Biodynamic humus-filled soil from my father's dairy farm.
Humus and 500 are like a perfectly digested compost that doesn't smell and is full of moisture. If you were to roll it in a ball tightly, no moisture will come off in your hand, it's colloidal (like a jelly or butter). There are many other vital techniques used by bio-dynamics to create ideal soil conditions in association with the spraying out of the 500. Without the understanding of these techniques and principles, the 500 may not work or may become less efficient. (Too lengthy to mention here).
How does it differ from organic agriculture?
Biodynamic and organics are similar because they both take a holistic approach to farming, in that it’s a fundamental part of our society, it affects the overall ecology of the world and we want it to be beneficial for all those concerned (by not using harmful chemicals). The main differences are that biodynamics likes to create farm fertility as mentioned above from the resources of the farm itself, whereas organics can buy fertility in. For example, a truck-load of chook manure or rock minerals may be purchased for an organic farm and spread out on the soil. That is not to say that some organic farms don't create their own fertility on-farm. I am just saying it's not as high in the priorities, in their philosophy or standards. However, in bio-dynamics they use their unique preparations to build fertility on-farm and are far stricter in their certification standards in regards to inputs.
Most of an organic soil preparation program is resting the soil or rotating it with other crops, growing cover crops and then ploughing them in, to build soil life. Most experienced organic farmers use compost or apply raw manure in association with a cover crop but depending how long the farmer has been doing organics, some may use a few water soluble non-chemical fertilizers regularly.
The water soluble fertiliser mixes with the soil water and causes the plant to feed through tap root and less through the small feeder root systems which may cause excessive un-natural growth of the plant. This is fair enough in remedial situations when the farmer is first starting out or there is a soil deficiency but if the farmer regularly brings in tonnes of manure or inputs every year on the same paddock, this could become detrimental.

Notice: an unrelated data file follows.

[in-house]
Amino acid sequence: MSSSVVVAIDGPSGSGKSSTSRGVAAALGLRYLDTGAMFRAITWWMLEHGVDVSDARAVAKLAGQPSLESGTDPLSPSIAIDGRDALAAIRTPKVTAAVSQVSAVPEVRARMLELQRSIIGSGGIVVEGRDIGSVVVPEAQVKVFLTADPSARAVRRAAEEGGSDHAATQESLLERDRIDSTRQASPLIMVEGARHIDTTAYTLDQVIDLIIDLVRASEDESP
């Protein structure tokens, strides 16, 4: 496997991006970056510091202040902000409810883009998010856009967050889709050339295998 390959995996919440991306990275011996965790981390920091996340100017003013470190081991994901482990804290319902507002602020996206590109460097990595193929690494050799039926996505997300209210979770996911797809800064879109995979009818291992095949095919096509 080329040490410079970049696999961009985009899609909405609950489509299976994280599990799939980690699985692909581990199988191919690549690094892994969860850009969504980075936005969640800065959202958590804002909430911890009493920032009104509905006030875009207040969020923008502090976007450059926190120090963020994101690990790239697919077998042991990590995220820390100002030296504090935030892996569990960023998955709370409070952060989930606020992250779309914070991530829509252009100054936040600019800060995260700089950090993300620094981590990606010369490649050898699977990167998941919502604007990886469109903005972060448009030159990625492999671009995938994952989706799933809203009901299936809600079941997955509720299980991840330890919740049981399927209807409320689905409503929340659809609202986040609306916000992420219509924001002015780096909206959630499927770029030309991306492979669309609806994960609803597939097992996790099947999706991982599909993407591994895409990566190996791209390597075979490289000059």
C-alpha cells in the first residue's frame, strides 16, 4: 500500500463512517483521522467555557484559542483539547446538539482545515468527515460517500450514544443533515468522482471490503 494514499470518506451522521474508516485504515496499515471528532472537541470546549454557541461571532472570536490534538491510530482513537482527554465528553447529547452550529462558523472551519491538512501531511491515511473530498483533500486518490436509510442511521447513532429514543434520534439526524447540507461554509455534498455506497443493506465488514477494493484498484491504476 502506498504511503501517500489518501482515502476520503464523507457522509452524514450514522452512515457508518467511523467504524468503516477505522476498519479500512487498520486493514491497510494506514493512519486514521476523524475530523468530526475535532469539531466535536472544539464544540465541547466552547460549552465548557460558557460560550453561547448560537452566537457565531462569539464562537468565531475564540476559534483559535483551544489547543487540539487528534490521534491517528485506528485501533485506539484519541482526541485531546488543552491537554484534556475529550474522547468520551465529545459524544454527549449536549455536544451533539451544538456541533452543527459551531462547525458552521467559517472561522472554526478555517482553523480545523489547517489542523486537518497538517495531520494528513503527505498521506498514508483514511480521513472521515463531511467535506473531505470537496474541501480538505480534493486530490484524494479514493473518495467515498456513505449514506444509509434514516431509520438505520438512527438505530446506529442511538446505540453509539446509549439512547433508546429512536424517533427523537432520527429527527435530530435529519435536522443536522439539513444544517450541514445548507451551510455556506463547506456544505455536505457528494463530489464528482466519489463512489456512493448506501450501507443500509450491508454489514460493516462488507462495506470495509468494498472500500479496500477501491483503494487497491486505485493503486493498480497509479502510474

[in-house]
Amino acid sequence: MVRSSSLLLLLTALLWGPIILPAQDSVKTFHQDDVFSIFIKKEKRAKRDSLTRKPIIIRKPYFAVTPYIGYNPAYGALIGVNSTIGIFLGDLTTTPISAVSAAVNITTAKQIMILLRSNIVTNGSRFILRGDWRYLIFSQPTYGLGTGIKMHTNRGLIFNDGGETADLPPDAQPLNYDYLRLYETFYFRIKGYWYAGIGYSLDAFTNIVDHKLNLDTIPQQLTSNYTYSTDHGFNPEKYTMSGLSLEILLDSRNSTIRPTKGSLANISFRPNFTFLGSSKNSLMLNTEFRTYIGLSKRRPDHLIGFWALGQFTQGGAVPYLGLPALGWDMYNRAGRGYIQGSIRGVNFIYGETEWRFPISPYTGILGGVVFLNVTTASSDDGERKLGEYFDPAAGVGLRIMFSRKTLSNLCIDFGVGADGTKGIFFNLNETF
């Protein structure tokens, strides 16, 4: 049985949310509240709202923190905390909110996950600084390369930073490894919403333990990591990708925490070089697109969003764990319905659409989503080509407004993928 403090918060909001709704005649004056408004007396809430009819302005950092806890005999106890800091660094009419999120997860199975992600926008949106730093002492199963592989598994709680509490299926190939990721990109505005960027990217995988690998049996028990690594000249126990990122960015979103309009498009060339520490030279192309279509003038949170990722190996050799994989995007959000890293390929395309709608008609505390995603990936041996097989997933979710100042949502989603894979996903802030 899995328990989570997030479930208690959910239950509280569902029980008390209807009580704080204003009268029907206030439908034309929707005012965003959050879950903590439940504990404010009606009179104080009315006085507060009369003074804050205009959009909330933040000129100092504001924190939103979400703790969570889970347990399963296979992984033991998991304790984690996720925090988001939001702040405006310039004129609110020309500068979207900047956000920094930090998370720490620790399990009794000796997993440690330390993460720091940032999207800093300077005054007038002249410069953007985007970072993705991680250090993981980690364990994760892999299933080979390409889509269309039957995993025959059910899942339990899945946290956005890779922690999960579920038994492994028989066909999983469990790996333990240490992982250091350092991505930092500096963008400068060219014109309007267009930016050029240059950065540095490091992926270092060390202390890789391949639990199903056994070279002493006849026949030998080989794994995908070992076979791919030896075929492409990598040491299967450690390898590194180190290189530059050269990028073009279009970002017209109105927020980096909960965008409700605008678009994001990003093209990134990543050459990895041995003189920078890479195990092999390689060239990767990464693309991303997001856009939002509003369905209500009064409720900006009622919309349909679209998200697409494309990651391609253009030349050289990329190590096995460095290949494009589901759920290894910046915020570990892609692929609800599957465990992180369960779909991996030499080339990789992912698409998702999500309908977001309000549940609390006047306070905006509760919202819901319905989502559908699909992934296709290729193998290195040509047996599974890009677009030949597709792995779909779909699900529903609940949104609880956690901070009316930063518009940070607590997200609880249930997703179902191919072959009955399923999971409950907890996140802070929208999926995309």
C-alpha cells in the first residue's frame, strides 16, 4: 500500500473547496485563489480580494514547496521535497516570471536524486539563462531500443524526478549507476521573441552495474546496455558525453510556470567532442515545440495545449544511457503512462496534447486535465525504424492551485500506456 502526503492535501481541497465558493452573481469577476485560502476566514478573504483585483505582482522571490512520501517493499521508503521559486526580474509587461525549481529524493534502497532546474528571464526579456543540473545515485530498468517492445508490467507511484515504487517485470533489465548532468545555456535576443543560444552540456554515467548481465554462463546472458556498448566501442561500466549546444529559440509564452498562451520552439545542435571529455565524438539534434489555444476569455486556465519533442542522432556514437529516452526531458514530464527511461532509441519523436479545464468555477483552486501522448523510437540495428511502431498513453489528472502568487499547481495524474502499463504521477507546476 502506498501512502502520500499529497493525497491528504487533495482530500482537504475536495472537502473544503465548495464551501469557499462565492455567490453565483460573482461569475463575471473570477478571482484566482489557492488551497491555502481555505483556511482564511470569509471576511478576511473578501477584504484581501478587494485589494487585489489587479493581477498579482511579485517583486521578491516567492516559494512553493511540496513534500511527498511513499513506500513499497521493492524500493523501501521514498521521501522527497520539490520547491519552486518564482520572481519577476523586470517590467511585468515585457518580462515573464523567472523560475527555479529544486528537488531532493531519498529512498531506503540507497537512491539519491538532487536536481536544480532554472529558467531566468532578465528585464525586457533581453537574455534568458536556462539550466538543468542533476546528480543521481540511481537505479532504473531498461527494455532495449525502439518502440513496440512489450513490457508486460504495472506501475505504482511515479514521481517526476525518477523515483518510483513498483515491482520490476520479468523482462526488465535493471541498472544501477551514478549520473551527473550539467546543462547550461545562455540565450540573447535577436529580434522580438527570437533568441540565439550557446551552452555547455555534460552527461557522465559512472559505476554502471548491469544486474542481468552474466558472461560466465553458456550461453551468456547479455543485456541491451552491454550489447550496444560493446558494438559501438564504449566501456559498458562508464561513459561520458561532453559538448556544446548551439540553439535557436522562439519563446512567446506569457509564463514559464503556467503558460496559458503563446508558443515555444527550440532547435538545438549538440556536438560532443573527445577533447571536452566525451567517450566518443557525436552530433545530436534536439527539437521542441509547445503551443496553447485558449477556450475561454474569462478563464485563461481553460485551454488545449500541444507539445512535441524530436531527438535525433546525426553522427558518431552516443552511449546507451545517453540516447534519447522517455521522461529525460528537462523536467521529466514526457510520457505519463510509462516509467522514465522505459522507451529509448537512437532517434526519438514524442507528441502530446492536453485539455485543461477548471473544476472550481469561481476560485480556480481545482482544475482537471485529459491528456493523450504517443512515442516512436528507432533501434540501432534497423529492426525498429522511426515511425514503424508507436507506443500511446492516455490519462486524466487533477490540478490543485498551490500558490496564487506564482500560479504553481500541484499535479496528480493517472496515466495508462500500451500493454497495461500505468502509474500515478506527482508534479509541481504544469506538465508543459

Some of these non-chemical water-soluble fertilizers could include animal manure, poorly digested compost, rock phosphate, seaweed extracts, and many others. Whilst these are from natural sources, nature wouldn't apply them in large quantities on a regular basis. For example 50-500 kg per acre occasionally might be alright, but if tonnes are used every year you might want to look for an alternative. Have you ever seen in nature, millions of birds fly over a property and dump tonnes of manure per 1 acre of land in just one day? Look to nature as a barometer and a guide. If too many nutrients are applied they may run off the farm into rivers and the sea.
Good organic farmers will use non-water-soluble systems which include well-digested compost, decomposing crop residues and then use remedial (small) doses of minerals for deficiencies, but biodynamic farmers know of the living power of the biodynamic preparations and the knowledge of how these work.
How can I tell if my food is fed through water soluble fertilisers?
There are indications if a plant has been overfed with water soluble fertilizers. Water soluble plants all look the same (factory like), oversized, dark green and floppy leaves, root systems have big taproots (less hairy white feeder roots), the produce lasts only a short time in the fridge and may be lacking in flavour. (Just walk down the conventional fresh produce aisle in your supermarkets and you will see what I mean).
Non-water soluble plants (eg Biodynamically grown or well grown organics) all look individual, they are naturally sized, lighter green and upright leaves. The root system is mostly small hairy ones and the produce lasts a long time in the fridge and is full of flavour.
I challenge you to try out what I am saying by seeking out certified Demeter biodynamic produce at your local organic retailer or farmers' market and do the taste test. (I think you will find it will surprise you.)
The proof is in the (biodynamic) pudding. FLAVOUR.
C . Copyright 2015
Disclaimer. The written material above is the personal opinions and experiences of the author and are not necessarily representative of any persons or organisations that he may be aligned with.